The bill requires the Secretary or his delegate to establish such rules, regulations, and procedures as are necessary to allow payment of taxes by check or money order to be made payable to the United States Treasury, rather than to the IRS, effective on the date of enactment.

4. Clarification of authority of Secretary relating to the making of elections

The bill clarifies that, except as otherwise provided, the Secretary may prescribe the manner of making any election under the Code by any reasonable means, effective on the date of enactment.

5. IRS employee contacts

The bill requires any manually generated correspondence received by a taxpayer from the IRS to include in a prominent manner the name, telephone number, and unique identifying number of an IRS employee the taxpayer may contact with respect to the correspondence. Any other correspondence or notice received by a taxpayer from the IRS must include in a prominent manner a telephone number that the taxpayer may contact. An IRS employee must give a taxpayer during a telephone or personal contact the employee's telephone number and unique identifying number. The requirements for a unique identifying number are effective six months after the date of enactment.

6. Use of pseudonyms by IRS employees

The bill provides that an IRS employee may use a pseudonym only if (1) adequate justification, such as protecting personal safety, for using the pseudonym was provided by the employee as part of the employee's request to use a pseudonym, and (2) IRS management has approved the request to use the pseudonym prior to its use. This provision is effective for requests made after the date of enactment.

7. Illegal tax protester designations

The bill prohibits the use by the IRS of the "illegal tax protester" designation. Any extant designation in the individual master file (the main computer file) must be removed and any other extant designation (such as on paper records that have been archived) must be disregarded. The IRS is, however, permitted to designate appropriate taxpayers as nonfilers. The IRS must remove the nonfiler designation once the taxpayer has filed valid tax returns for two consecutive years and paid all taxes shown on those returns. The provision is effective on the date of enactment, except that the removal of any designation from the master file, is not required to begin before January 1, 1999.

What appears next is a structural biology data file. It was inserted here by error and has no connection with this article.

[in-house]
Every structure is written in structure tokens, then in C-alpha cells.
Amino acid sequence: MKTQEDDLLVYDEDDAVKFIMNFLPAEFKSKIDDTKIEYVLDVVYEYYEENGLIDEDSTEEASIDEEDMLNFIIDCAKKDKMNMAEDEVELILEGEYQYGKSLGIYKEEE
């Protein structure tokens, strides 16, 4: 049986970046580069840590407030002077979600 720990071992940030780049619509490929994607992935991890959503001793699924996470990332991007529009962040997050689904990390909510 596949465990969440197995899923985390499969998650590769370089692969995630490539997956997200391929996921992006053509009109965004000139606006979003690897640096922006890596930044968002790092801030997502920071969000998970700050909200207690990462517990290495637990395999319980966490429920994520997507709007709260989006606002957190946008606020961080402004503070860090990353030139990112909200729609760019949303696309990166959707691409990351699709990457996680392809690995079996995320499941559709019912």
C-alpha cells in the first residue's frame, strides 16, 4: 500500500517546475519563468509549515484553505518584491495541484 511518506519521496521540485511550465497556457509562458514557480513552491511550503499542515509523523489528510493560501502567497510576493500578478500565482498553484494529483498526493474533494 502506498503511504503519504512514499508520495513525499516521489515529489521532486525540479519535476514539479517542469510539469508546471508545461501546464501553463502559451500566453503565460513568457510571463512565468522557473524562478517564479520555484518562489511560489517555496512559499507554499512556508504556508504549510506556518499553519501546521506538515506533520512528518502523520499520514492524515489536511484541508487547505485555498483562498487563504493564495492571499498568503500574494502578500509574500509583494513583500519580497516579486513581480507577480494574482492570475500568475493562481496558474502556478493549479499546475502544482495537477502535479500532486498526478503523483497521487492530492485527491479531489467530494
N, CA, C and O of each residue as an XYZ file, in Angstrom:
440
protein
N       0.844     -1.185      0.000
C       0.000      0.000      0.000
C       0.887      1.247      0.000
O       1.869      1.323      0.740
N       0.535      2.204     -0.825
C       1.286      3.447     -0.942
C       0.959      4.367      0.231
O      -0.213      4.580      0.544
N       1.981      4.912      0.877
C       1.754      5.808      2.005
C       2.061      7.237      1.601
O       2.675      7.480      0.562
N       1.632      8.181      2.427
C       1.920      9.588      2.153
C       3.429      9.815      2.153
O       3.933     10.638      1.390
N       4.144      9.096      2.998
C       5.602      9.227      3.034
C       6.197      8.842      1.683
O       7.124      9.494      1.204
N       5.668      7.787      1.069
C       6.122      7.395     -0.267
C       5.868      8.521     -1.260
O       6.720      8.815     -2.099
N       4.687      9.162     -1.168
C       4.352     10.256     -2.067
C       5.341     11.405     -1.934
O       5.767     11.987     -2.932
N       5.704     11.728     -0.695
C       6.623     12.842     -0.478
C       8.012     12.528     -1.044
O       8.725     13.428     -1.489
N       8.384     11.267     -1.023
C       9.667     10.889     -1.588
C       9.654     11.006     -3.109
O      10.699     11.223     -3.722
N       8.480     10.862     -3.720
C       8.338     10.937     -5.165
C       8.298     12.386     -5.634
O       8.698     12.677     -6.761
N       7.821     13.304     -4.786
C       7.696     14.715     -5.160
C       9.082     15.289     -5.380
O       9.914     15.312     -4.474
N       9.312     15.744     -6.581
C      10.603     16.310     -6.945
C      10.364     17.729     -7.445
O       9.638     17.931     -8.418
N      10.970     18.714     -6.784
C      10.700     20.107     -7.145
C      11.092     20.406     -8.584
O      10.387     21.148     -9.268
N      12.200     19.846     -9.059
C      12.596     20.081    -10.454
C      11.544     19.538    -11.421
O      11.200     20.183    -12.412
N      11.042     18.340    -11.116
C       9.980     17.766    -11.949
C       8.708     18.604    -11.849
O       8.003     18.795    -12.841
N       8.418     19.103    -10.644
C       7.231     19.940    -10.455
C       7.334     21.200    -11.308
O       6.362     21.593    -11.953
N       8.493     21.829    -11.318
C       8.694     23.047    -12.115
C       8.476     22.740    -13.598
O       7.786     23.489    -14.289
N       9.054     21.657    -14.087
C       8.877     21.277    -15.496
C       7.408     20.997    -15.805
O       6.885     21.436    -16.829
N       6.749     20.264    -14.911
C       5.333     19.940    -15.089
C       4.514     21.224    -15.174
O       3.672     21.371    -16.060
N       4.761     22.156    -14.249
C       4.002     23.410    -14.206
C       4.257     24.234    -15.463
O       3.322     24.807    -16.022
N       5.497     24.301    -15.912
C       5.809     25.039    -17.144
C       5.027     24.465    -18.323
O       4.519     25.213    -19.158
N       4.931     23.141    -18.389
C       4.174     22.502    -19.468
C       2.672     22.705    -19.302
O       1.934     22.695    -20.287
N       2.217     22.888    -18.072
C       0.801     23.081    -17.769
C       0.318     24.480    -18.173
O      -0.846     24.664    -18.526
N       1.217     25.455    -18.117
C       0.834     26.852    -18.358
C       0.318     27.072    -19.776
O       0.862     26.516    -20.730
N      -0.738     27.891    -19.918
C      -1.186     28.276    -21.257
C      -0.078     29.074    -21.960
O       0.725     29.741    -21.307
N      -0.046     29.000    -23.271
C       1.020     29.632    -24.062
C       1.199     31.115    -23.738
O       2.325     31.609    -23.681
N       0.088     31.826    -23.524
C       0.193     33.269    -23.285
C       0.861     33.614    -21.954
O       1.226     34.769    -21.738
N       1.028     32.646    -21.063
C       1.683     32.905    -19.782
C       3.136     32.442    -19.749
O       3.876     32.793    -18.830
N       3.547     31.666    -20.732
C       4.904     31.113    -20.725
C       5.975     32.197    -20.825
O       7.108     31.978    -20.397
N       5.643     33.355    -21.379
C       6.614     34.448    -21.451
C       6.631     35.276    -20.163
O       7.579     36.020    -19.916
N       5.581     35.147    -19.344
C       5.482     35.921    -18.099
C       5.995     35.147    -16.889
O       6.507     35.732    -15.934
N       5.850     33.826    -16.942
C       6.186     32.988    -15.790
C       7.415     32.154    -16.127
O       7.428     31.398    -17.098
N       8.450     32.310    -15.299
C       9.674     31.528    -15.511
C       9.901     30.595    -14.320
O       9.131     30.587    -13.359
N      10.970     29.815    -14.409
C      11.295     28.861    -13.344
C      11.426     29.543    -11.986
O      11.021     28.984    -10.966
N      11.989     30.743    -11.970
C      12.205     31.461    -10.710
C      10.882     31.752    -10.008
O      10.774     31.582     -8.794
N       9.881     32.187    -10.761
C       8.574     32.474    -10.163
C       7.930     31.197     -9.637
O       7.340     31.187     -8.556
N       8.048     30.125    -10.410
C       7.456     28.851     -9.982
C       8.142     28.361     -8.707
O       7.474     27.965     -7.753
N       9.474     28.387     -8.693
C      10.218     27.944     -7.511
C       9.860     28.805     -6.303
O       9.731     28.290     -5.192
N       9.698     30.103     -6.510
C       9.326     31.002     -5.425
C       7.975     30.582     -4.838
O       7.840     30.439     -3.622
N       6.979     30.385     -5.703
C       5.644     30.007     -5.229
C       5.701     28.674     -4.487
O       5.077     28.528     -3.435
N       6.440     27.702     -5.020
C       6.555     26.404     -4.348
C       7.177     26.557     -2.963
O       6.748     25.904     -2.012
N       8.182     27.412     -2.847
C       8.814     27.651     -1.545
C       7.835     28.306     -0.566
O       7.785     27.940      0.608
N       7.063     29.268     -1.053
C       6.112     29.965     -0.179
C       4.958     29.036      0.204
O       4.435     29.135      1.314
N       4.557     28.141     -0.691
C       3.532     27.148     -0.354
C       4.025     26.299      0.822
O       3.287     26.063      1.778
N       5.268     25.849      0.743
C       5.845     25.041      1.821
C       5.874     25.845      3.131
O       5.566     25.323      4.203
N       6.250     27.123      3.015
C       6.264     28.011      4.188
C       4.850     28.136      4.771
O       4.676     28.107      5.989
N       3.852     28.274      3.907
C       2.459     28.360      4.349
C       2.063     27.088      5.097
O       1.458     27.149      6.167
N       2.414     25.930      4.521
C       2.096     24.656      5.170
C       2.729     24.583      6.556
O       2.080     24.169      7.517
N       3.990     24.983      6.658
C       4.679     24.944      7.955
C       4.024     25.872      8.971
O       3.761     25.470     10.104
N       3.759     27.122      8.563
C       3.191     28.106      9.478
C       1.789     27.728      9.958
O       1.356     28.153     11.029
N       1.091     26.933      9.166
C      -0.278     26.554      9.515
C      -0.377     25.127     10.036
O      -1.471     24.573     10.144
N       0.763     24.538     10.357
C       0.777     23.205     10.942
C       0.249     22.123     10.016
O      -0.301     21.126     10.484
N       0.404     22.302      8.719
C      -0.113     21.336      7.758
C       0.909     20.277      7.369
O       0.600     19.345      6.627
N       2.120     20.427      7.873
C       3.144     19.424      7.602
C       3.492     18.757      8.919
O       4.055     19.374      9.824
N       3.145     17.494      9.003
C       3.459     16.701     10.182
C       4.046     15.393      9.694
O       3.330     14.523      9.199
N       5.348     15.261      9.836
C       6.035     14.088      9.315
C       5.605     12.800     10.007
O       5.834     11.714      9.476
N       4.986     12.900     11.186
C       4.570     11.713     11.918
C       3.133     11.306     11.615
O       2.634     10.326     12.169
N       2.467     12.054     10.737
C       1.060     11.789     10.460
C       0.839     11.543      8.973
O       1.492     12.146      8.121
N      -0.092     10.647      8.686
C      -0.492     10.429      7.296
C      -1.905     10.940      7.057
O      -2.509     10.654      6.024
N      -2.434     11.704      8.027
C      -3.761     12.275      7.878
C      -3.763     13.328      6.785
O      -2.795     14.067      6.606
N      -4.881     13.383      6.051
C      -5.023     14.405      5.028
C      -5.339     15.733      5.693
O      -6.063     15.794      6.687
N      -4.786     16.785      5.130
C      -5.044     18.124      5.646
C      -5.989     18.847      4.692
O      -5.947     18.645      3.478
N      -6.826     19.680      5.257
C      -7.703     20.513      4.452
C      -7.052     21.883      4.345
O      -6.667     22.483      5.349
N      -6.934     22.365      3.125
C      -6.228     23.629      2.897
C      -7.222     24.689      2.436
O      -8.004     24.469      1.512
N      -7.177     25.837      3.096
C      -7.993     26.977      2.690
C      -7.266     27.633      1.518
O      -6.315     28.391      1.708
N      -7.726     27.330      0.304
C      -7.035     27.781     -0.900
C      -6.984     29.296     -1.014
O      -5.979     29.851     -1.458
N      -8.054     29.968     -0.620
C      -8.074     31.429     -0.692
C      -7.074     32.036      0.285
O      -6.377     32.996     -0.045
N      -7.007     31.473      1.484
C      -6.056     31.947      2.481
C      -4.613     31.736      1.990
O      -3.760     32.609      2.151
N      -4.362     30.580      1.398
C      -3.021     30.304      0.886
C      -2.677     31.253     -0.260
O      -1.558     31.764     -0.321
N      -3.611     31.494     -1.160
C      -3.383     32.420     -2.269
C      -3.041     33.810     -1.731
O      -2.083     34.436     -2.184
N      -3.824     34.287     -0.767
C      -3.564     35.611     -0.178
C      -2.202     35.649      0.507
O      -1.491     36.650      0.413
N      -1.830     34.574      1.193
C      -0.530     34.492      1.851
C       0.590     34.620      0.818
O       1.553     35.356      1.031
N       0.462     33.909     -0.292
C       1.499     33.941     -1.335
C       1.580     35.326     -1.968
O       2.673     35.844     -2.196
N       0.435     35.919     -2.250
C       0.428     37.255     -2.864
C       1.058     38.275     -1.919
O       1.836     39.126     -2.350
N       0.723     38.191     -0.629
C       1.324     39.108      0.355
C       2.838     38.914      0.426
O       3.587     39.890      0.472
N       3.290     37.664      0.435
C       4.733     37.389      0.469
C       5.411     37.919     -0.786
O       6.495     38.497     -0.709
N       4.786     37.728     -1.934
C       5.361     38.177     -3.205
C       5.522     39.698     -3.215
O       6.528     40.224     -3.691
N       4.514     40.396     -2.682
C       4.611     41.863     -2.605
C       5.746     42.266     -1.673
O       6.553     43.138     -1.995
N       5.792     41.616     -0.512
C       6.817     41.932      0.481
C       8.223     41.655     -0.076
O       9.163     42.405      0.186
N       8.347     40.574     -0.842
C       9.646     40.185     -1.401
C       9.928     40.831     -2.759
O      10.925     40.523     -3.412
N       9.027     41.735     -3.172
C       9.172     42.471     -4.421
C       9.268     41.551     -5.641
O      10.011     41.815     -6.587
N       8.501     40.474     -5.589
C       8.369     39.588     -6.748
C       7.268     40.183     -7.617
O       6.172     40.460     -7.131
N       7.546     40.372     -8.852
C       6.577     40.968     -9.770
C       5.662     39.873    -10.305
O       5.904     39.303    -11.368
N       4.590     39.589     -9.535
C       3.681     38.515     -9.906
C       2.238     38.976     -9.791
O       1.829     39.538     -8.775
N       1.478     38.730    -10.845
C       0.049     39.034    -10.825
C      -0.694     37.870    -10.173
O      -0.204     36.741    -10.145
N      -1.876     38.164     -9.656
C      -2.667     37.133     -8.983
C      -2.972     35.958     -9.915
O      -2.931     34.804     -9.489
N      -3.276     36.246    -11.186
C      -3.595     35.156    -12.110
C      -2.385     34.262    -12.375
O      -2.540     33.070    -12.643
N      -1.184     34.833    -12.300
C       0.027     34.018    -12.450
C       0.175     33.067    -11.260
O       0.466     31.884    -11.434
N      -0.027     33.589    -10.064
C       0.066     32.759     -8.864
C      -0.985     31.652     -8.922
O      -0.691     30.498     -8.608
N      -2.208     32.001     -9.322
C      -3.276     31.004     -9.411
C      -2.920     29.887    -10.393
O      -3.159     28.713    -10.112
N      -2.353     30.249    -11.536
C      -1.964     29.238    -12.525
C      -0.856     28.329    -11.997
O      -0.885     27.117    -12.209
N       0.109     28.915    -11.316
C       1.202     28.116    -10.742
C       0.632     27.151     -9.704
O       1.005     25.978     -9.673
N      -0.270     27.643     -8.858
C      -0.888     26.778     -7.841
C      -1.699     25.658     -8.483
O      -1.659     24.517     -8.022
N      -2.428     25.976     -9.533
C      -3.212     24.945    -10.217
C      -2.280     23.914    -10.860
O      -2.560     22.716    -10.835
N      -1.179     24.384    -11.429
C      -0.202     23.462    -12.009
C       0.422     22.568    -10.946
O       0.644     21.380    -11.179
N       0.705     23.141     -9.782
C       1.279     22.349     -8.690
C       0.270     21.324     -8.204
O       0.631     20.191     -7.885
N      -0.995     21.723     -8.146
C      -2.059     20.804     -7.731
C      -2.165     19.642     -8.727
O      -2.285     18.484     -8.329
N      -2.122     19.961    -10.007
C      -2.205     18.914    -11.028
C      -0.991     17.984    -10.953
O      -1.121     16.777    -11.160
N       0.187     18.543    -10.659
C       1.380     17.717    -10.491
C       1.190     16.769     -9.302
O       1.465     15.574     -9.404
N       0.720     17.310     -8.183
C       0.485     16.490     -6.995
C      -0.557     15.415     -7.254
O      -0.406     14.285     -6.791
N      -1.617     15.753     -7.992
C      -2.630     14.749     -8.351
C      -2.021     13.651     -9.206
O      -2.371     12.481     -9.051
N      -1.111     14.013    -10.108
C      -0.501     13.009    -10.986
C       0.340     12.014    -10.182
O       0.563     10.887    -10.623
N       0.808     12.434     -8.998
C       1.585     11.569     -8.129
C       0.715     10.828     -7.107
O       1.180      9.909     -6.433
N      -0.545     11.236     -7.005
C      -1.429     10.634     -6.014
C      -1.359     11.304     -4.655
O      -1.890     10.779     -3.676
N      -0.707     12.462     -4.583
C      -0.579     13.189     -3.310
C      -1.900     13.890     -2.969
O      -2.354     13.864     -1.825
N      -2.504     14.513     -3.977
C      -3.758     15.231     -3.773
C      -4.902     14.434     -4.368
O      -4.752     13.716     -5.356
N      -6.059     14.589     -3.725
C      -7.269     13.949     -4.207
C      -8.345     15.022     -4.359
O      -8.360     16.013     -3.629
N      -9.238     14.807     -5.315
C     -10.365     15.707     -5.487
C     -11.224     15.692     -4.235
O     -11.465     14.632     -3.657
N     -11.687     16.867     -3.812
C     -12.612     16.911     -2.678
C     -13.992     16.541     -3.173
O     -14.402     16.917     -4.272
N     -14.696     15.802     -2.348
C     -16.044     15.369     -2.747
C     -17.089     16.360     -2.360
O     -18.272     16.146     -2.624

8. Provision of confidential information to Congress by whistleblowers

The bill provides that any person (i.e., a whistleblower) who otherwise has or had access to any return or return information under section 6103 may disclose such return or return information to the House Ways and Means Committee, the Senate Finance Committee, or the Joint Committee on Taxation or to any individual authorized by one of those committees to receive or inspect any return or return information if such person (the whistleblower) believes such return or return information relates to evidence of possible misconduct, maladministration, or taxpayer abuse. The provision is effective on the date of enactment.

9. Listing of local IRS telephone numbers and addresses

The bill requires the IRS, as soon as is practicable, to publish addresses and local telephone numbers of local IRS offices in appropriate local telephone directories.

10. Identification of return preparers

The bill authorizes the IRS to approve alternatives to Social Security numbers to identify tax return preparers, effective on the date of enactment.

11. Offset of past-due, legally enforceable State income tax obligations against overpayments

The bill permits States to participate in the IRS refund offset program for specified past-due, legally enforceable State income tax debts, providing the person making the Federal tax overpayment has shown on the Federal return for the taxable year of the overpayment an address that is within the State seeking the tax offset. The provision is effective for Federal income tax refunds payable after December 31, 1999.

12. Reporting requirements in connection with education tax credits